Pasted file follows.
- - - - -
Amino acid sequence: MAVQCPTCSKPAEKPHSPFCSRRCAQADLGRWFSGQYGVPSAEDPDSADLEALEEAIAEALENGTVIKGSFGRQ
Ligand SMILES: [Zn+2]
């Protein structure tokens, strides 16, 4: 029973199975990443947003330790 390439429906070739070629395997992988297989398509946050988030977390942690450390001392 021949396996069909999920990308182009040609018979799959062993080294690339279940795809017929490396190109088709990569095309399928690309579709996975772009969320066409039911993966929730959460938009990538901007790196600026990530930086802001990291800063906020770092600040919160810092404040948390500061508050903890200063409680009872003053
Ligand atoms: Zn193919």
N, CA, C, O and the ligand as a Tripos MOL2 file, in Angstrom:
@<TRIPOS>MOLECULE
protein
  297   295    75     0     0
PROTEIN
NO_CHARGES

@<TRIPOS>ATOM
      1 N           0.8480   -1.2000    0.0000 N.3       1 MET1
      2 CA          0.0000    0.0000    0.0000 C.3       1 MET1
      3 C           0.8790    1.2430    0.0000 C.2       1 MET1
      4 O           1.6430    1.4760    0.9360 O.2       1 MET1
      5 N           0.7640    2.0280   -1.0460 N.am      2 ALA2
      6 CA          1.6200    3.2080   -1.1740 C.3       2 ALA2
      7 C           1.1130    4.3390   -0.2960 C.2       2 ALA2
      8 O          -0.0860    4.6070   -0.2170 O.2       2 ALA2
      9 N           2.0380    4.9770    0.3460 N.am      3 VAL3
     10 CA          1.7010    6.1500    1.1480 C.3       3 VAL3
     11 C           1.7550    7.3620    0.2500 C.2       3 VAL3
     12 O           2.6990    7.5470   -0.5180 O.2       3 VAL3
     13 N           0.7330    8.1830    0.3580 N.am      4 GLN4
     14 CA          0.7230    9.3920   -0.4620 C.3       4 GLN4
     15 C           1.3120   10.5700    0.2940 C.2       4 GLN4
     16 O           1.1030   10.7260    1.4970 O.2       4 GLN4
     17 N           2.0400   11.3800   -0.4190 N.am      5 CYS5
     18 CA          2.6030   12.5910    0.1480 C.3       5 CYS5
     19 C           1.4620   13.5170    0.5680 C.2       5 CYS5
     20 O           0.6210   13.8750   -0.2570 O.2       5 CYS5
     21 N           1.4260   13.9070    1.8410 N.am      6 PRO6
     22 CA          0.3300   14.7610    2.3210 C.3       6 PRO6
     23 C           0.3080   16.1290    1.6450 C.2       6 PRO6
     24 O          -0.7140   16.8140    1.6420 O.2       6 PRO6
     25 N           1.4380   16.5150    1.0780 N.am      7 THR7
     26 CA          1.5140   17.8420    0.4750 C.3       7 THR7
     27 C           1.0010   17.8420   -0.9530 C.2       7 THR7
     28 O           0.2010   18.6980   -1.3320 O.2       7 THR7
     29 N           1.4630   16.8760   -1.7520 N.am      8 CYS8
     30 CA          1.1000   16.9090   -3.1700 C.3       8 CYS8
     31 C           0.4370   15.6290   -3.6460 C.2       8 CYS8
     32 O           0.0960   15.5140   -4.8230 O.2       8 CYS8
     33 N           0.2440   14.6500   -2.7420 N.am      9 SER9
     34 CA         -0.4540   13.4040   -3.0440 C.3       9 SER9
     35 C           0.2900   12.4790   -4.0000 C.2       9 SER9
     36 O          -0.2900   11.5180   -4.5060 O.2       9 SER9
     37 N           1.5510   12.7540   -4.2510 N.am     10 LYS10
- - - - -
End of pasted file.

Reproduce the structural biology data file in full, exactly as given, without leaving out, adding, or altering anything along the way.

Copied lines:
Amino acid sequence: MAVQCPTCSKPAEKPHSPFCSRRCAQADLGRWFSGQYGVPSAEDPDSADLEALEEAIAEALENGTVIKGSFGRQ
Ligand SMILES: [Zn+2]
């Protein structure tokens, strides 16, 4: 029973199975990443947003330790 390439429906070739070629395997992988297989398509946050988030977390942690450390001392 021949396996069909999920990308182009040609018979799959062993080294690339279940795809017929490396190109088709990569095309399928690309579709996975772009969320066409039911993966929730959460938009990538901007790196600026990530930086802001990291800063906020770092600040919160810092404040948390500061508050903890200063409680009872003053
Ligand atoms: Zn193919």
N, CA, C, O and the ligand as a Tripos MOL2 file, in Angstrom:
@<TRIPOS>MOLECULE
protein
  297   295    75     0     0
PROTEIN
NO_CHARGES

@<TRIPOS>ATOM
      1 N           0.8480   -1.2000    0.0000 N.3       1 MET1
      2 CA          0.0000    0.0000    0.0000 C.3       1 MET1
      3 C           0.8790    1.2430    0.0000 C.2       1 MET1
      4 O           1.6430    1.4760    0.9360 O.2       1 MET1
      5 N           0.7640    2.0280   -1.0460 N.am      2 ALA2
      6 CA          1.6200    3.2080   -1.1740 C.3       2 ALA2
      7 C           1.1130    4.3390   -0.2960 C.2       2 ALA2
      8 O          -0.0860    4.6070   -0.2170 O.2       2 ALA2
      9 N           2.0380    4.9770    0.3460 N.am      3 VAL3
     10 CA          1.7010    6.1500    1.1480 C.3       3 VAL3
     11 C           1.7550    7.3620    0.2500 C.2       3 VAL3
     12 O           2.6990    7.5470   -0.5180 O.2       3 VAL3
     13 N           0.7330    8.1830    0.3580 N.am      4 GLN4
     14 CA          0.7230    9.3920   -0.4620 C.3       4 GLN4
     15 C           1.3120   10.5700    0.2940 C.2       4 GLN4
     16 O           1.1030   10.7260    1.4970 O.2       4 GLN4
     17 N           2.0400   11.3800   -0.4190 N.am      5 CYS5
     18 CA          2.6030   12.5910    0.1480 C.3       5 CYS5
     19 C           1.4620   13.5170    0.5680 C.2       5 CYS5
     20 O           0.6210   13.8750   -0.2570 O.2       5 CYS5
     21 N           1.4260   13.9070    1.8410 N.am      6 PRO6
     22 CA          0.3300   14.7610    2.3210 C.3       6 PRO6
     23 C           0.3080   16.1290    1.6450 C.2       6 PRO6
     24 O          -0.7140   16.8140    1.6420 O.2       6 PRO6
     25 N           1.4380   16.5150    1.0780 N.am      7 THR7
     26 CA          1.5140   17.8420    0.4750 C.3       7 THR7
     27 C           1.0010   17.8420   -0.9530 C.2       7 THR7
     28 O           0.2010   18.6980   -1.3320 O.2       7 THR7
     29 N           1.4630   16.8760   -1.7520 N.am      8 CYS8
     30 CA          1.1000   16.9090   -3.1700 C.3       8 CYS8
     31 C           0.4370   15.6290   -3.6460 C.2       8 CYS8
     32 O           0.0960   15.5140   -4.8230 O.2       8 CYS8
     33 N           0.2440   14.6500   -2.7420 N.am      9 SER9
     34 CA         -0.4540   13.4040   -3.0440 C.3       9 SER9
     35 C           0.2900   12.4790   -4.0000 C.2       9 SER9
     36 O          -0.2900   11.5180   -4.5060 O.2       9 SER9
     37 N           1.5510   12.7540   -4.2510 N.am     10 LYS10